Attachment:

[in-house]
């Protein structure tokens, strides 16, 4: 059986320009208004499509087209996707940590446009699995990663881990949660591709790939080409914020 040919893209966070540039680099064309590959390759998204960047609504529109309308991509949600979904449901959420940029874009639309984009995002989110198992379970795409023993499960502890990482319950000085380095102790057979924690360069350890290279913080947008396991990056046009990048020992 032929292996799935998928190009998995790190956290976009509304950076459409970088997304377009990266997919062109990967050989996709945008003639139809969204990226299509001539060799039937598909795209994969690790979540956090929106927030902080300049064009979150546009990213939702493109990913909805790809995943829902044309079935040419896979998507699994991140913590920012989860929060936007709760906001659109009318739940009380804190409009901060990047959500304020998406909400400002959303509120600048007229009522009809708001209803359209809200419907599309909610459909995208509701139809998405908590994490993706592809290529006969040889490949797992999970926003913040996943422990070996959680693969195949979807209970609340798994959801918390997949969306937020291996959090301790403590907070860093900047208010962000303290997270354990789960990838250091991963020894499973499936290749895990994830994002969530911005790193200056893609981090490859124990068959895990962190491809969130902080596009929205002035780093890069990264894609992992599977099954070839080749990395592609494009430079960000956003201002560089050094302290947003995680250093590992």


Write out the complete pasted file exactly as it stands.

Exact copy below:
[in-house]
């Protein structure tokens, strides 16, 4: 059986320009208004499509087209996707940590446009699995990663881990949660591709790939080409914020 040919893209966070540039680099064309590959390759998204960047609504529109309308991509949600979904449901959420940029874009639309984009995002989110198992379970795409023993499960502890990482319950000085380095102790057979924690360069350890290279913080947008396991990056046009990048020992 032929292996799935998928190009998995790190956290976009509304950076459409970088997304377009990266997919062109990967050989996709945008003639139809969204990226299509001539060799039937598909795209994969690790979540956090929106927030902080300049064009979150546009990213939702493109990913909805790809995943829902044309079935040419896979998507699994991140913590920012989860929060936007709760906001659109009318739940009380804190409009901060990047959500304020998406909400400002959303509120600048007229009522009809708001209803359209809200419907599309909610459909995208509701139809998405908590994490993706592809290529006969040889490949797992999970926003913040996943422990070996959680693969195949979807209970609340798994959801918390997949969306937020291996959090301790403590907070860093900047208010962000303290997270354990789960990838250091991963020894499973499936290749895990994830994002969530911005790193200056893609981090490859124990068959895990962190491809969130902080596009929205002035780093890069990264894609992992599977099954070839080749990395592609494009430079960000956003201002560089050094302290947003995680250093590992």